20. I am not an economist but I am a graduate mathematician and I do not see any sign of a logical argument in this stream of consciousness, in short I don’t understand what Mr Murphy is trying to say. You cannot base an argument on premises that are pre-faced with caveats like ‘It may be a logical error’. Why may it be ‘a logical error’? How is it a ‘logical error’? What do you mean?
    Even if we accept the meaning of the next sentence that ‘corporations are synergistic entities that appear to create worth in their own right’ (why ‘appear’, do they or don’t they?) how do we logically step to the statement that ‘This does suggest that it is possible for the incidence of a tax to fall upon the corporation itself’?
    Can someone explain to me the economic rule that would allow me step from ‘synergistic entities that create worth’ to ‘tax to fall upon the corporation itself’ because it doesn’t make sense to me.

    Tim adds: There isn’t such a logical or economic rule.

  21. In my simple mind, I do not understand all the fuss.

    Tax is tax, transfering money from one part of the economy to the other, non productive side.

    Profits made by company’s, or banks or whatever, don’t magically disappear in some other world where only rich shareholders live, it is still part of the economy. And that part of the economy will always make better use of it than governments.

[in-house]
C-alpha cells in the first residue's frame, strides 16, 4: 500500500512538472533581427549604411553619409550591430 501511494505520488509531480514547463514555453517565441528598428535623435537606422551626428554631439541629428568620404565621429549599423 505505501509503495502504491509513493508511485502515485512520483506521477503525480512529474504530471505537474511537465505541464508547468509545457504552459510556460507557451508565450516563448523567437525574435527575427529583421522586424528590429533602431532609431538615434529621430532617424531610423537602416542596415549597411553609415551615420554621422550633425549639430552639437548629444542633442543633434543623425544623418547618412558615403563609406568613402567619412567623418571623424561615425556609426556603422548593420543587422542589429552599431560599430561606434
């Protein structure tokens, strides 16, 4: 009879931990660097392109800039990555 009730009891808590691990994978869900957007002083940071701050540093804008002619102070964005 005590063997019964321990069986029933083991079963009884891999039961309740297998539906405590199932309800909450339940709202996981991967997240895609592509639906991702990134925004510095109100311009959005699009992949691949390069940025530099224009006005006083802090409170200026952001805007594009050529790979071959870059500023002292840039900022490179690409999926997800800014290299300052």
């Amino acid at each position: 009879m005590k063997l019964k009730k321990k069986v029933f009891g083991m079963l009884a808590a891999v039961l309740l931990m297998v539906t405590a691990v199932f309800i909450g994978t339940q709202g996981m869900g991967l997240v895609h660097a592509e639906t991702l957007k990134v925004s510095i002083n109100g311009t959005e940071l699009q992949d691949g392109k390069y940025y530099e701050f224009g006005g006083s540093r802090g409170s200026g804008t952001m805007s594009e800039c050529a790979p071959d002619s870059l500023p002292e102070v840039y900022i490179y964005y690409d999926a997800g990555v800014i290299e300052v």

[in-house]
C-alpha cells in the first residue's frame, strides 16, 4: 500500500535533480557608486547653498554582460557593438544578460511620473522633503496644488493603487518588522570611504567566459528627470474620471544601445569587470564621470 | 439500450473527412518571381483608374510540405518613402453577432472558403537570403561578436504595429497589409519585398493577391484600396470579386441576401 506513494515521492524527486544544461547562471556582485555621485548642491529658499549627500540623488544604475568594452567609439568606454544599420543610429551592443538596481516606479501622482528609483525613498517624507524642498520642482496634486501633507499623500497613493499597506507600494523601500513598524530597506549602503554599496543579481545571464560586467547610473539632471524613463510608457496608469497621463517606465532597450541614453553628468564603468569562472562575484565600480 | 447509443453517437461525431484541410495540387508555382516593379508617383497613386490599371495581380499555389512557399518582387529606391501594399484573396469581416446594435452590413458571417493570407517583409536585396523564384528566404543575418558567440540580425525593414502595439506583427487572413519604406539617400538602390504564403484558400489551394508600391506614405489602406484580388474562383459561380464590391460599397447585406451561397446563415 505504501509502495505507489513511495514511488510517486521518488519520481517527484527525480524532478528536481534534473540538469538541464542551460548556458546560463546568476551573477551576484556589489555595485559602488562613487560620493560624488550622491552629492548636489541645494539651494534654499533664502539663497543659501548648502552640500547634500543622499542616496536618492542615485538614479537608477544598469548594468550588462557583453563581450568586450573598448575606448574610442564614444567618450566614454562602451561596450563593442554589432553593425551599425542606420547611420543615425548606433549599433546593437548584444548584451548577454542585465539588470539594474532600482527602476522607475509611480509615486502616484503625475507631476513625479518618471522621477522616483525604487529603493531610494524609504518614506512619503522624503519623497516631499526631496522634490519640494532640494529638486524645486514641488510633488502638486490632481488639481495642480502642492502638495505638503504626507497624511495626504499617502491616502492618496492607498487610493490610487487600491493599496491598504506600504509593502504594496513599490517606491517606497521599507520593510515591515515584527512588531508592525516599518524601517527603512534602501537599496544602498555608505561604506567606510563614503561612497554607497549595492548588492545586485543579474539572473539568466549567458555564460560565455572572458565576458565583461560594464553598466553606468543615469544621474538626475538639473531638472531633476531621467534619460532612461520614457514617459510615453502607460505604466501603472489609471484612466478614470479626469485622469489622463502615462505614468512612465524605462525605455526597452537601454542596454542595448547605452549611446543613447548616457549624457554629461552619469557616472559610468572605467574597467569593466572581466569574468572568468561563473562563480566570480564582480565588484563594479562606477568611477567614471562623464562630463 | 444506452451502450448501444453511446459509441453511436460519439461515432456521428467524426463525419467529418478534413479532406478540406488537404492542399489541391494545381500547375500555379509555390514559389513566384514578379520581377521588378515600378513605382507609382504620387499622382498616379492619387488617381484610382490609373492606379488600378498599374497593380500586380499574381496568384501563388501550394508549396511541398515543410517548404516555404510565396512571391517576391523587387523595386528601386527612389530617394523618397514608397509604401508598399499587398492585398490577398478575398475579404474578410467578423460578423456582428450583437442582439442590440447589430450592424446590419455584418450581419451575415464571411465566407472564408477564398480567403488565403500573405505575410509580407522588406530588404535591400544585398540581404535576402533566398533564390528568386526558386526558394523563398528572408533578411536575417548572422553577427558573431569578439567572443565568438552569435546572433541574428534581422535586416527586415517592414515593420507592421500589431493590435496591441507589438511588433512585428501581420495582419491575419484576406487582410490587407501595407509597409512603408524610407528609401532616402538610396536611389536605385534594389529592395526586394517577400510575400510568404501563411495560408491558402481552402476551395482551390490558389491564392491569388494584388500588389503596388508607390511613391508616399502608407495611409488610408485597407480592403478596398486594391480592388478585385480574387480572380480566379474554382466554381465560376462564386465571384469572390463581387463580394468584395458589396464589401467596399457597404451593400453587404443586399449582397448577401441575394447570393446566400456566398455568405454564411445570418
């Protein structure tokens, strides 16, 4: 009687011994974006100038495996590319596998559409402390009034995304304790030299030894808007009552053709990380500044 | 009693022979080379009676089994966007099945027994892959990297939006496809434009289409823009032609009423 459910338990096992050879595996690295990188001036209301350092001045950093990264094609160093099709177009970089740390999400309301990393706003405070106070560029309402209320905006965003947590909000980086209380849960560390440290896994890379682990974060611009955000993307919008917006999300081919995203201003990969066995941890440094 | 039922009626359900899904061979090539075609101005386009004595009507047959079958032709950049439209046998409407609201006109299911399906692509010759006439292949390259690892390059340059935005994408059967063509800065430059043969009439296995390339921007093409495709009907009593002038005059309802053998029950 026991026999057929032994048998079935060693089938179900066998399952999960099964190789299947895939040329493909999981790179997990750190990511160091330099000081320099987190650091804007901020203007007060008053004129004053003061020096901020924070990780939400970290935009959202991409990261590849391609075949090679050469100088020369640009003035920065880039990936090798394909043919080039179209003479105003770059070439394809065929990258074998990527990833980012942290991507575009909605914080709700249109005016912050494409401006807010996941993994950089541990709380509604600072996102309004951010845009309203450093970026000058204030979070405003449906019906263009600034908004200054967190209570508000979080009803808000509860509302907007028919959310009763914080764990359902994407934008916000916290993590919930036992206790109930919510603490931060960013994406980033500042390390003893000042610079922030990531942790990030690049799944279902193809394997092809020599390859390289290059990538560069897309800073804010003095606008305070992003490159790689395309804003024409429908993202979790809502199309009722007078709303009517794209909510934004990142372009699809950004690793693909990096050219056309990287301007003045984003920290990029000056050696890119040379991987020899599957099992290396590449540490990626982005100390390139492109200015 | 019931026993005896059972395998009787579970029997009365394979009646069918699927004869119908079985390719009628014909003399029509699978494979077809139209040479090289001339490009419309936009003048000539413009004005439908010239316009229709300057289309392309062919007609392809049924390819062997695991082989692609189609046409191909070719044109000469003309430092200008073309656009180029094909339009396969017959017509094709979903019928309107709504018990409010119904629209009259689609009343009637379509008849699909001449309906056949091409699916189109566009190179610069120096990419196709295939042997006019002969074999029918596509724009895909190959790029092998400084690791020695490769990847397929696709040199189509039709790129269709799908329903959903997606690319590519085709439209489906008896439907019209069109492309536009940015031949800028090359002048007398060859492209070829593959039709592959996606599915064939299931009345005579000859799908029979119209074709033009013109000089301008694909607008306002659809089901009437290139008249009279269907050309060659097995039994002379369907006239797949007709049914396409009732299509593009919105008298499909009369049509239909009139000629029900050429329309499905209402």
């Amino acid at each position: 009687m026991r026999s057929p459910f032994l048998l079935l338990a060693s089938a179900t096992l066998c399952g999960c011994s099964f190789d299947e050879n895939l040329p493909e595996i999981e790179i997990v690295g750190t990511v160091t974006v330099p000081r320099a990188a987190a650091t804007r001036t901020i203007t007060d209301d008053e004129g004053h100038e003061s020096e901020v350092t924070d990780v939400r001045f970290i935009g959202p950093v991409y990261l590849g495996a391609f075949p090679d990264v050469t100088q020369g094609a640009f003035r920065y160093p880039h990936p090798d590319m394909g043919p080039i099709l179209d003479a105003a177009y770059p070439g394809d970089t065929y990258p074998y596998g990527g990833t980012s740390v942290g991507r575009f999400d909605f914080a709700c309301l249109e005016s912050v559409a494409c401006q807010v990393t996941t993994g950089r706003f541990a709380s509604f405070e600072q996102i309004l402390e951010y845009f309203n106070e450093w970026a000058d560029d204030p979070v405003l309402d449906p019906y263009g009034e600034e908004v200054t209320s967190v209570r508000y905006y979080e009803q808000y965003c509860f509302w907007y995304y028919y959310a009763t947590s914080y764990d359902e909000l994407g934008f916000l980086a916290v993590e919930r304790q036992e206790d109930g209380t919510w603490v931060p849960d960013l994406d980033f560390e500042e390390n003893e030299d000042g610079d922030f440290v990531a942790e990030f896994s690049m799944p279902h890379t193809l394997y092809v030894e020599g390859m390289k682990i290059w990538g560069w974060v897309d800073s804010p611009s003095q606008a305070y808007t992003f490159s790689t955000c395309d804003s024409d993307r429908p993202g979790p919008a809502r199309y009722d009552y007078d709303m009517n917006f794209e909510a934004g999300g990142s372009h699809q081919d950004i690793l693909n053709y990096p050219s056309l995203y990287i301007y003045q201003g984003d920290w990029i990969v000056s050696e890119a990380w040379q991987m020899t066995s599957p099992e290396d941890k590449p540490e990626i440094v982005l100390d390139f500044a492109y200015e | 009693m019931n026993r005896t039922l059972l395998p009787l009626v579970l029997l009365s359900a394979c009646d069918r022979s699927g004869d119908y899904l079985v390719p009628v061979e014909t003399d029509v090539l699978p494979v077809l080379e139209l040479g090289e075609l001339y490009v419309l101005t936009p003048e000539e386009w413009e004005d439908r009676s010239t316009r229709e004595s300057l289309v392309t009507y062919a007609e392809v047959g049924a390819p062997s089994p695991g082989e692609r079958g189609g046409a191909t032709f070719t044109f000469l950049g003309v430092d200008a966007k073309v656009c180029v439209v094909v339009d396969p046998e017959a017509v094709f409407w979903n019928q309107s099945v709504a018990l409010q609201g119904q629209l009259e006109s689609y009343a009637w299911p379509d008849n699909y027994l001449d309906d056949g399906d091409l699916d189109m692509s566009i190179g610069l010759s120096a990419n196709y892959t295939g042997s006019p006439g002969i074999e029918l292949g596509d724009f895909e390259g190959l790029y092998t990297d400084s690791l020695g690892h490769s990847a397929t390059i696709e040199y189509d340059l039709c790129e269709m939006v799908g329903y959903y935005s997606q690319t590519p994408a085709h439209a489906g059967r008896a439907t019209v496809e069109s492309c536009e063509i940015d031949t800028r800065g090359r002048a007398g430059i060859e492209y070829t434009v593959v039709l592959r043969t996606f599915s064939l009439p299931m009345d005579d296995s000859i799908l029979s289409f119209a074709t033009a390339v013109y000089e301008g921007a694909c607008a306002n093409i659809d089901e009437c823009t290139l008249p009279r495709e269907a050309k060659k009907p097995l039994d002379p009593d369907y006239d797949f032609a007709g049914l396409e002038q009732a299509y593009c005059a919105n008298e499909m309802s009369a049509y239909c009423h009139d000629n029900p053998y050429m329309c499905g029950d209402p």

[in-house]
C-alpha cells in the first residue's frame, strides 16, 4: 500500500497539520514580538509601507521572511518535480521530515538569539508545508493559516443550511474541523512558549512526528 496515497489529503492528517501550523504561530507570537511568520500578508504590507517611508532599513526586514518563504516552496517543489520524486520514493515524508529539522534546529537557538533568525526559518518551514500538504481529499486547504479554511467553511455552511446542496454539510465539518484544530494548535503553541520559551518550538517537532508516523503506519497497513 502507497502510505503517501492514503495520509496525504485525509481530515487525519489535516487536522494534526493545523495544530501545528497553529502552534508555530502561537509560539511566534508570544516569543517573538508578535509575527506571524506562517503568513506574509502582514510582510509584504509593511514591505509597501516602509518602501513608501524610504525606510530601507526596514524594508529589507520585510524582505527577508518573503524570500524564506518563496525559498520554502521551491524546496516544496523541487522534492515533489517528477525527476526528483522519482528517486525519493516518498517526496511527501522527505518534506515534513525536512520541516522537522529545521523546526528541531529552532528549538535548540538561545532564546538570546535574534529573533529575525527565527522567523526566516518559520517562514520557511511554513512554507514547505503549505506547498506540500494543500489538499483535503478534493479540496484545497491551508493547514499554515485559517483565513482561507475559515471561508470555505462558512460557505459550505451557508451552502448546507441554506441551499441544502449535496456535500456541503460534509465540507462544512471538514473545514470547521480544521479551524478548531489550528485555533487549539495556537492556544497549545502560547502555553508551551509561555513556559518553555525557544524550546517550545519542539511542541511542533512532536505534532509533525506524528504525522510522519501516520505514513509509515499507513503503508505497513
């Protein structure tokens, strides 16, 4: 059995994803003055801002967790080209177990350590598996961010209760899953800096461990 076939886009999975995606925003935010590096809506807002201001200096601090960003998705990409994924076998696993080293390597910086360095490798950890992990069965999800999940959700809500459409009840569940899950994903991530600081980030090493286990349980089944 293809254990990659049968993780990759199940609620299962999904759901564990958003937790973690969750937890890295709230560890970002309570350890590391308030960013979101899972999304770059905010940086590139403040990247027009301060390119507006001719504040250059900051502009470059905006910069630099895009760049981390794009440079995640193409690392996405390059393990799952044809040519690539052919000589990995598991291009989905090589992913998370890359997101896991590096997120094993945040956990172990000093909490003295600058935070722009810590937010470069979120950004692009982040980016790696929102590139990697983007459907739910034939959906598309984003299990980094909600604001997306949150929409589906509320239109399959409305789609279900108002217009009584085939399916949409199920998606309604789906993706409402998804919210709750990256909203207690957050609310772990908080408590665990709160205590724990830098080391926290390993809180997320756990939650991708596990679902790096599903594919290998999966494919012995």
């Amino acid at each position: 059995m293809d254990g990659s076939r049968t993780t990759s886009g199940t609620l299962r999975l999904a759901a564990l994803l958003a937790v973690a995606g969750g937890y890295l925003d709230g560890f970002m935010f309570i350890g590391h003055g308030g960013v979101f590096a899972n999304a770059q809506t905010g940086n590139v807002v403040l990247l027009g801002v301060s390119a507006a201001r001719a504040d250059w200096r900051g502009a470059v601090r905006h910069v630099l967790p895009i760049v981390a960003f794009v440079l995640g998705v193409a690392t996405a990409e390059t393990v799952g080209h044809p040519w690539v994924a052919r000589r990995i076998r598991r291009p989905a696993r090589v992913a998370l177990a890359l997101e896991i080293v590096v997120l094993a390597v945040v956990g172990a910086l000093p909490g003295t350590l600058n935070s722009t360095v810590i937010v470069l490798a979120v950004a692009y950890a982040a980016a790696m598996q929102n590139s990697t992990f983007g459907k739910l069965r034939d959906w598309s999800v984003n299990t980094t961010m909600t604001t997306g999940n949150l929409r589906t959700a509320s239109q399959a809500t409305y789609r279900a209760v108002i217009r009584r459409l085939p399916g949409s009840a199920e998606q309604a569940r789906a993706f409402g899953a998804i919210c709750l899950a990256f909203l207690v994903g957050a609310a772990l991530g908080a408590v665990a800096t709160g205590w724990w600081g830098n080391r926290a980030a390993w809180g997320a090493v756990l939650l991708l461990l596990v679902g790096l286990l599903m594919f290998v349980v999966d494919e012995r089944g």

So whether its tobin tax or whatever, it does make us all poorer in the end.

    All this does is complicate things so that people don’t realise how much they are taxed. It all ends up in the same place.

  22. “All this does is complicate things so that people don’t realise how much they are taxed. It all ends up in the same place.”

    Which is of course the entire point of the exercise.

  23. presumably he means that the tax will be paid by bank shareholders and bankers (via reduced bonuses) …. if the tax is imposed, it will be interesting to see whether bank dividends or banker’s bonuses fall.

  24. It would be ok if Richard Murphy were a lone moron spouting this nonce sense Speakers’ Corner style, but the problem is he has an army of morons who fawn over his every word, sheltered from reality by his interesting interpretation of free debate.